The journal Frontiers in Nanotechnology has published a novel study that investigates the durability and efficacy of cerebral stimulation electrodes made of platinum-iridium (PtIr) electrodeposited on carbon fibers. The analysis of changes caused by pulsating, conventional electrolytic tests (resistive spectrometry and voltammetry), and visual examination (scanning electron microscopy) were thoroughly performed.
Study: Electrodeposited Platinum Iridium Enables Microstimulation With Carbon Fiber Electrodes. Study: tunasalmon/Shutterstock.com
Importance of Microelectrodes
The term "ultramicroelectrode" refers to a type of brain interface with a cross-sectional size of fewer than 15 microns. Carbon fiber panels, the Neurolace and NET sensors, silicon microelectrodes (SiC), densely packed microwires, and 3D printed clusters are examples of ultramicroelectrodes.
When contrasted to penetration panels with more characteristics, these technologies dramatically lessen the external body response. Ultramicroelectrodes are challenging to use because of their diminutive diameter since they either lack the rigidity to pierce the brain (and so require a temporary stiffener) or are brittle and hence difficult to handle.
Polyimide is an example of stiffener-required electrode substrates, whereas silicon is an illustration of an electrode that is stiff yet brittle at diameters below 15 microns. Ultramicroelectrodes made of carbon fiber (CF) has been shown to be sufficient to perforate the cortex.
Importance of Platinum and Palladium
For nervous system stimulation, platinum and platinum-iridium are commonly utilized. These materials are utilized in therapeutic systems such as central nervous system stimulators, which use microelectrodes (millimeter dimensions) and so can remain within electrostatic potential constraints (30 C/cm2) while still providing clinical efficacy of stimulation, due to their demonstrated durability and reliability.
The reduced electrode site sizes utilized by ultramicroelectrodes, on the other hand, may necessitate a carrier concentration greater than this to elicit responses from cellular compartments. Several different materials with enhanced charge injection capabilities have been developed in response to this demand. Because of its porous nature, porous titanium nitride (TiN) has demonstrated bioactivity and longevity, as well as significant charge-injection capabilities.
PtIr was applied to 39 blowtorched CFs (spread over five ZIF Boards). SEM examination was used to determine the surface area, which ranged from 1900 to 3,600 m2. PtIr-CF had an average 1 kHz normalized resistivity of ~1.74 cm2 and a standard deviation of ~1.74 cm2.
Cyclic Voltammetry measurements were taken on one CF before (red) and after (blue) the PtIr treatment. The CSCC was increased by PtIr from 0.2 to 11 mC/cm2 in 21 CFs, with a mean and standard deviation of 0.25 0.13 mC/cm2 and 13.1 8.74 mC/cm2 for CF and PtIr-CF, correspondingly.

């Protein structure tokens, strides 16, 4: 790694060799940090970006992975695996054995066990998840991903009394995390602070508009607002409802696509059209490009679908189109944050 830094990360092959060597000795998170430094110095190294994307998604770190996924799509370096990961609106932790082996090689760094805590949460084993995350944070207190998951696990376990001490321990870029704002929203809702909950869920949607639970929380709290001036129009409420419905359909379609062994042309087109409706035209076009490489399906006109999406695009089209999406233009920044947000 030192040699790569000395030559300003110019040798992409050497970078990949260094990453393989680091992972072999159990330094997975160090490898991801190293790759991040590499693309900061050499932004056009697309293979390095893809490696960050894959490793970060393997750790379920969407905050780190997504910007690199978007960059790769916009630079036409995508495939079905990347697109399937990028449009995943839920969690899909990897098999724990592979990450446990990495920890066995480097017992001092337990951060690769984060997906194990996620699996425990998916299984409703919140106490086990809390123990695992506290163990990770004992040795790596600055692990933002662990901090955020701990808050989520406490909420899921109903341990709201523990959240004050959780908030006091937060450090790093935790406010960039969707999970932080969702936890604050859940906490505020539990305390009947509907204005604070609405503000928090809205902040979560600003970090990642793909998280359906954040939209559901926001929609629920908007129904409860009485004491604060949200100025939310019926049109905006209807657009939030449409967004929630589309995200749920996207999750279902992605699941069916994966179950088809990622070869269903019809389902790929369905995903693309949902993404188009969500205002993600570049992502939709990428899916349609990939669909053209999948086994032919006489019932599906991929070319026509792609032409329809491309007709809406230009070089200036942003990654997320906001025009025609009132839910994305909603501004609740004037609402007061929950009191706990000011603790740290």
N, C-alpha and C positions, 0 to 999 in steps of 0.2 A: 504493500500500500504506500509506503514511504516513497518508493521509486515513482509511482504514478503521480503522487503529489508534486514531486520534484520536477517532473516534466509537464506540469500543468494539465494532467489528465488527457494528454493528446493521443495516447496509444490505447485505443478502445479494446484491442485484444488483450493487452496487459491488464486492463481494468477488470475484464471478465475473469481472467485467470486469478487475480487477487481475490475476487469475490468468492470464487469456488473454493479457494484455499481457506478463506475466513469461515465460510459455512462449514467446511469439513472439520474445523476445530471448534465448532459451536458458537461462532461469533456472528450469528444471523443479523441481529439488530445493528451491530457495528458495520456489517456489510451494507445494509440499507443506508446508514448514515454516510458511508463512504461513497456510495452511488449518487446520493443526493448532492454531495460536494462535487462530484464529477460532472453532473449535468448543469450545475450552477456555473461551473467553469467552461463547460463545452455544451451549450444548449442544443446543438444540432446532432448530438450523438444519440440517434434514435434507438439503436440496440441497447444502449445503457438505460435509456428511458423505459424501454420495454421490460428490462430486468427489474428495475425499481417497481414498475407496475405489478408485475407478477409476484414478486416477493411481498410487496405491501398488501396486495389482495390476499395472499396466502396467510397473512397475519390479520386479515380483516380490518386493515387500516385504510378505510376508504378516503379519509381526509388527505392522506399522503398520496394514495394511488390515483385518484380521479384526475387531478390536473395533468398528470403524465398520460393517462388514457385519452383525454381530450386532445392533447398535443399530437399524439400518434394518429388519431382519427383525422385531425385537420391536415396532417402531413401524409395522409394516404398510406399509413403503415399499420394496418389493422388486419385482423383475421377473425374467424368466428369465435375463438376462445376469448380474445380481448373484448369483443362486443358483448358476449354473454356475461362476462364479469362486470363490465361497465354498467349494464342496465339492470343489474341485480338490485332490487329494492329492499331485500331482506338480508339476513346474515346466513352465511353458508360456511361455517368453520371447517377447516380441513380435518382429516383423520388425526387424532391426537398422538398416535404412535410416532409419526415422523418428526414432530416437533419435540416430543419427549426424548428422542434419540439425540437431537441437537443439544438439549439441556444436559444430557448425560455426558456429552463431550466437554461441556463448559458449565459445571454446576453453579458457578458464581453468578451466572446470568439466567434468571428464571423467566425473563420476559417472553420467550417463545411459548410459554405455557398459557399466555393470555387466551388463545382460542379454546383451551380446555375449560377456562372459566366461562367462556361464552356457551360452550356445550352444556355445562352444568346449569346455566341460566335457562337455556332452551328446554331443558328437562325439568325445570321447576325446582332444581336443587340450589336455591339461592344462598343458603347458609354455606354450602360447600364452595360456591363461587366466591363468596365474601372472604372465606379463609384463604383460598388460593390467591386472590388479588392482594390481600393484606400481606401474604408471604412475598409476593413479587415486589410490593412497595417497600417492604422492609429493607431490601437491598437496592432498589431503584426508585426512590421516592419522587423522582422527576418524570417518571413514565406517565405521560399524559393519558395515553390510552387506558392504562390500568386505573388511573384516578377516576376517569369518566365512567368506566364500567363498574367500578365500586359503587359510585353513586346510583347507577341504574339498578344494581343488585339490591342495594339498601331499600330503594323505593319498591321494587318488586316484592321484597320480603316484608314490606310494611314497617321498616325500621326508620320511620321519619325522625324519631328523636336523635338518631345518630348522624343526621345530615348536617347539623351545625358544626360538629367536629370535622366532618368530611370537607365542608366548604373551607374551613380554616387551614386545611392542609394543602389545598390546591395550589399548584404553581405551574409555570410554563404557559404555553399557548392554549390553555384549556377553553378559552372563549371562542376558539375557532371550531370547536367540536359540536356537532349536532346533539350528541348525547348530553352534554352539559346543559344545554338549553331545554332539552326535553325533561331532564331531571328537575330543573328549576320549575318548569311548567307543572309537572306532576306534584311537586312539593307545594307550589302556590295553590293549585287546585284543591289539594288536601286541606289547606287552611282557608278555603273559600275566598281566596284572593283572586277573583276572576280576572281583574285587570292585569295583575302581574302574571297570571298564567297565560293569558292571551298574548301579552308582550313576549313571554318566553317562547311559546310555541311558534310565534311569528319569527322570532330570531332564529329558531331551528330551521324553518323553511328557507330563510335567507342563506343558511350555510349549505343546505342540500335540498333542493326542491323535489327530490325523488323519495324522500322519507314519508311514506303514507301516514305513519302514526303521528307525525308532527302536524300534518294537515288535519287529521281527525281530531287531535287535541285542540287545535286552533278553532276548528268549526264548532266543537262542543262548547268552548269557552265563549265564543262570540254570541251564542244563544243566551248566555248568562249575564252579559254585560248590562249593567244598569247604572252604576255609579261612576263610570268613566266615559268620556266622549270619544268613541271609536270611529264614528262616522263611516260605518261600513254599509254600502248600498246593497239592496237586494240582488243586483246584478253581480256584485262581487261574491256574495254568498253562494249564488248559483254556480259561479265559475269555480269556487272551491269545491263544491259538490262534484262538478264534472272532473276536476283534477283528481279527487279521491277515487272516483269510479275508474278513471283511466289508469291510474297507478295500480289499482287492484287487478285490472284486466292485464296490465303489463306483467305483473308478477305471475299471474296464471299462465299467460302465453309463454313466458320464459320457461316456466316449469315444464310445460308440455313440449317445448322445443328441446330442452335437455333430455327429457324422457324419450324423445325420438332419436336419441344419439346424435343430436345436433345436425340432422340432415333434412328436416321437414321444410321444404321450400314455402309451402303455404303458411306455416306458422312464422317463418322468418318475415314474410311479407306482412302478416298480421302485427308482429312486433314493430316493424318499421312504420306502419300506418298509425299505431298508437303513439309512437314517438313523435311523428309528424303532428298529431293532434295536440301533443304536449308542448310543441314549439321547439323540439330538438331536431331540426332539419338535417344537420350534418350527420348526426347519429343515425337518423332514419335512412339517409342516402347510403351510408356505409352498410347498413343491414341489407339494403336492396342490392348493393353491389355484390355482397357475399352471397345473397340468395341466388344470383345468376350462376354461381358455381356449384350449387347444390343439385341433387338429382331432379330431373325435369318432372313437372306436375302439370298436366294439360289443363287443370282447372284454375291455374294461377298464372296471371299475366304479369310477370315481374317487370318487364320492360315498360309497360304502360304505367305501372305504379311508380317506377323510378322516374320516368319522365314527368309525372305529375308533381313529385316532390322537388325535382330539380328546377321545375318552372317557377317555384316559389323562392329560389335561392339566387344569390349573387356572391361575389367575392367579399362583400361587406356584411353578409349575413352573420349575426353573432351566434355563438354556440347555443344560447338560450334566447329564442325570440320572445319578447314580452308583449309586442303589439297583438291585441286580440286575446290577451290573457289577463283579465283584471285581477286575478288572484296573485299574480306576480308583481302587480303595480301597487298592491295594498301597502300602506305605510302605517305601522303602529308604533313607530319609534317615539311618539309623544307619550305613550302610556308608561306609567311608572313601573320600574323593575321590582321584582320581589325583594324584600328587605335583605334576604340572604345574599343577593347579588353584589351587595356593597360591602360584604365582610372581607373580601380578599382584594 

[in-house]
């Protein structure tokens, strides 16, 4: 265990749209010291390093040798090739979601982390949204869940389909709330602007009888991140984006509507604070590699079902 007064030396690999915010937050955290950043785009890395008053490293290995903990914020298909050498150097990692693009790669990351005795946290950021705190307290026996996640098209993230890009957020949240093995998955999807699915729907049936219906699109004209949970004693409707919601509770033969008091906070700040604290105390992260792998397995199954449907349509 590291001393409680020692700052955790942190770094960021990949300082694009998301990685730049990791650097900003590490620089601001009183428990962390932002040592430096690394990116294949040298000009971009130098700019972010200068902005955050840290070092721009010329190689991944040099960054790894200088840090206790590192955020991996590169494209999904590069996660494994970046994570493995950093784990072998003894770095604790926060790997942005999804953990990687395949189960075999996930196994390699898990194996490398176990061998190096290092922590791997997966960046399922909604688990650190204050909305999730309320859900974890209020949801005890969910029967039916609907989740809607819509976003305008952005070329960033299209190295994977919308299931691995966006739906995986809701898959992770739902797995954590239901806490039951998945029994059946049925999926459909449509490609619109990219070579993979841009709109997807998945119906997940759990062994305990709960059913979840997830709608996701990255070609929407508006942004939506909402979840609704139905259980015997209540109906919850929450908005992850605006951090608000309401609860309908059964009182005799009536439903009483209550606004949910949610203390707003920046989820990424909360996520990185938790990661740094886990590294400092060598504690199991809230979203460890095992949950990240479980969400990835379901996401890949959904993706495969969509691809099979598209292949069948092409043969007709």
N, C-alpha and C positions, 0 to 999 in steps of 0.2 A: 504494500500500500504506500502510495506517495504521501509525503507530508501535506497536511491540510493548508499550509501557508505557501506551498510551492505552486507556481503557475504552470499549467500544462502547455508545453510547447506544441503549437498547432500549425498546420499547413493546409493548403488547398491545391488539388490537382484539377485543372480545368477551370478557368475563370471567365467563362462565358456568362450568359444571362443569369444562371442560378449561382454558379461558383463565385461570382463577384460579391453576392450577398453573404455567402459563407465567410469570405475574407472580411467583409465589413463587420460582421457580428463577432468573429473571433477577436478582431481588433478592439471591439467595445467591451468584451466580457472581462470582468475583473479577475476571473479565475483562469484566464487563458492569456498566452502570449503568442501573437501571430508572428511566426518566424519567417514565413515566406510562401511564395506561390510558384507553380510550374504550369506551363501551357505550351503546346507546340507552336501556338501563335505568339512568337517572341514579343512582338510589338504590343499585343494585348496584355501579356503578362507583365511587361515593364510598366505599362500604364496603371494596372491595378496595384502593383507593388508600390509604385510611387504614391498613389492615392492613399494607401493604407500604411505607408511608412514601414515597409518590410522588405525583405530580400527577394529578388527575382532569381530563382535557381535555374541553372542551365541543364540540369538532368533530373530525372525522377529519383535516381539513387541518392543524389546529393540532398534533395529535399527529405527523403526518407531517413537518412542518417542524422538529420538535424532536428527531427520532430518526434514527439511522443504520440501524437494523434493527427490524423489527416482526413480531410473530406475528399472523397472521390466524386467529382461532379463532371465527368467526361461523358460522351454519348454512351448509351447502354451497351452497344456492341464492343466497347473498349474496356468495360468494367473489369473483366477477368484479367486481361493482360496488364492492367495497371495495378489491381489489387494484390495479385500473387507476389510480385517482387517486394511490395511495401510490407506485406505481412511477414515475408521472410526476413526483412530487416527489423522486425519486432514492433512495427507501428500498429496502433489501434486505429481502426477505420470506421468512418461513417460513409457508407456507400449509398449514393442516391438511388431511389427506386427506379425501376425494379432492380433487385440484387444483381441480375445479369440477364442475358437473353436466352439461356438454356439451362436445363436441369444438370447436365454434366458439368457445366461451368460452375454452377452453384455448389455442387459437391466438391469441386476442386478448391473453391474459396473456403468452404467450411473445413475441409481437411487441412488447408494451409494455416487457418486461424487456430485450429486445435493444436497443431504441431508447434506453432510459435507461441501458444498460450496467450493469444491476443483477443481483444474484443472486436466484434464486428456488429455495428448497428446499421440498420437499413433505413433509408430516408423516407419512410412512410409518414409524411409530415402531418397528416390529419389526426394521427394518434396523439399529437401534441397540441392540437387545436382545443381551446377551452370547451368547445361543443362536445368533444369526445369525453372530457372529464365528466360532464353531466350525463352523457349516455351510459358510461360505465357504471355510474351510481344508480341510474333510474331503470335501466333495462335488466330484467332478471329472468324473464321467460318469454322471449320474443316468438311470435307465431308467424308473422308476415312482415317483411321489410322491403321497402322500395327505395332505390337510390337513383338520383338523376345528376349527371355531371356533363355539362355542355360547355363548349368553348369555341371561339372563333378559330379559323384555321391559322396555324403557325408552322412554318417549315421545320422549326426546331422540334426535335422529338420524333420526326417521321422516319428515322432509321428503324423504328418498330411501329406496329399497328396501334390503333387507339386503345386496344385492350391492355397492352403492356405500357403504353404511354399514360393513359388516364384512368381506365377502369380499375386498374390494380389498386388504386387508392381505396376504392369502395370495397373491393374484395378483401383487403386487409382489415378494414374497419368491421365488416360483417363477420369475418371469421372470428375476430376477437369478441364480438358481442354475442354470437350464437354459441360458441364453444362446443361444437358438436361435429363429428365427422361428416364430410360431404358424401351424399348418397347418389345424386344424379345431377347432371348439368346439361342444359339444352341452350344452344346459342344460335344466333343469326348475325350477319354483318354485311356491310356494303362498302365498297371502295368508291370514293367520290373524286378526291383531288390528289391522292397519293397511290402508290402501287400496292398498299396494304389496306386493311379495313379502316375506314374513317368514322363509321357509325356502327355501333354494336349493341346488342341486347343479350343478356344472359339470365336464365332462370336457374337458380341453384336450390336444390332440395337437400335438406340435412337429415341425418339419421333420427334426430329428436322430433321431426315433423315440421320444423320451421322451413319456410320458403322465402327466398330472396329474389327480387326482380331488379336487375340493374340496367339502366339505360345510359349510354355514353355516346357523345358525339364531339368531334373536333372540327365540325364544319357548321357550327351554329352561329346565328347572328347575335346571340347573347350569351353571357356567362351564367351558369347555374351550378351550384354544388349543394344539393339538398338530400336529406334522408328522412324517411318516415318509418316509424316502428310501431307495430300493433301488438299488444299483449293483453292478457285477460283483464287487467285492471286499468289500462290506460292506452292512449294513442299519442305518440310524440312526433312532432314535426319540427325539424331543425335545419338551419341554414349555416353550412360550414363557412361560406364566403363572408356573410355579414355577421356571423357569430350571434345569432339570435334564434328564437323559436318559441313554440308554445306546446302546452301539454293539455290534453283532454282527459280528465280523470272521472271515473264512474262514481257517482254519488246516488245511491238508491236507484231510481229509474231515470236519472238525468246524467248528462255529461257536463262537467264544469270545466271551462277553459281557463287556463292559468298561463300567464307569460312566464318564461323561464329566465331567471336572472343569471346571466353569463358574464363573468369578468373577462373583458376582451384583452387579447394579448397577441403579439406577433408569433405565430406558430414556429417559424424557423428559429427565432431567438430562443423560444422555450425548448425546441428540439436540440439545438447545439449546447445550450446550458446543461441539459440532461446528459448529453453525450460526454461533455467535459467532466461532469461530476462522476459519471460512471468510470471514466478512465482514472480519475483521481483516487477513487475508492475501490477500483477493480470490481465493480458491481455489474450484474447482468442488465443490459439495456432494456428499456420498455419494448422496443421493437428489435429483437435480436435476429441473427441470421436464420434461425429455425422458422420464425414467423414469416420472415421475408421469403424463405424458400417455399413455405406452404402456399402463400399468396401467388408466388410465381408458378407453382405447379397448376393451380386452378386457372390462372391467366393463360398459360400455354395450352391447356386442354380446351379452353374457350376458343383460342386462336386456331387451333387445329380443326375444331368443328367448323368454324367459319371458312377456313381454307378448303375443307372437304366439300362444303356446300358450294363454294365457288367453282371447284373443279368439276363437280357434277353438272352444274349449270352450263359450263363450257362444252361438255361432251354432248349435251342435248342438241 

On both days, all pulsed PtIr-CFs showed a reduction in resistance following the pulsing test. The change of the electrolyte interface has been linked to similar reductions in impedance following pulsing. On both Days 1 and 2, the 1 kHz resistance difference before and after pulsating was statically important.
In Vivo Electric Pulsing Test Results
Pilot experiments of in vivo electrical pulsing experiments in rat cerebral systems were conducted using one HDCF board with one coated CF (PtIr-HDCF, area–2000 m2).
The PtIr-HDCF was implanted at a depth of 600 m in the occipital lobe. The tissue was activated for 1 hour at a current of 25 A (0.3 mC/cm2) with a 5-second interphase interval.
The PtIr-HDCF resistance before (red solid line) and after the in vivo pulsing experiment (blue solid line) are shown. The impedance magnitude of the Pt IrHDCF rose somewhat after the in vivo pulsing test, probably owing to living tissues sticking to the surface of the electrode.
300 Hz Electric pulse test. (A) EIS of one PtIr-CF before (red solid line) and after (blue solid line) pulsing on Day1; as inset the circuit model used for fitting impedance data is shown. (B) Voltage transient for one PtIr-CF in the beginning (red) and at the end of pulsing test (blue); a biphasic pulse of 170 μs duration and amplitude of 105 μA (1 mC/cm2) was applied. (C–E) SEM of three PtIr-CF before as inset and after 12 h of pulsing test. Image Credit: Valle, E. d. et al., Frontiers in Nanotechnology
The charge injection limitations discovered in vivo were far lower than the charge density limits discovered by postmortem tissue analysis. In vivo charge injection limitations cannot be determined in the same way as in vitro testing, according to the findings. SEM revealed that there was no coating degradation on the electrode surface based on EIS collected before and after in vivo pulse testing.
The major difficulty for neural connections is the creation of tiny microelectrodes for targeted brain stimulation. CFEA has been shown to offer neural recordings from both the visual cortex and the periphery system nerve. The stability of PtIr-CFs in an electric pulsing test has yet to be examined, and more research might lead to new applications.
In short, the novel system developed was found to be functional and compatible with various applications. The outcomes are similar to previous recent research on super microelectrodes and microstimulation substances.
Valle, E. d. et al., 2021. Electrodeposited Platinum Iridium Enables Microstimulation With Carbon Fiber Electrodes. Frontiers in Nanotechnology, Volume 3, p. 91. Available at: https://www.frontiersin.org/articles/10.3389/fnano.2021.782883/full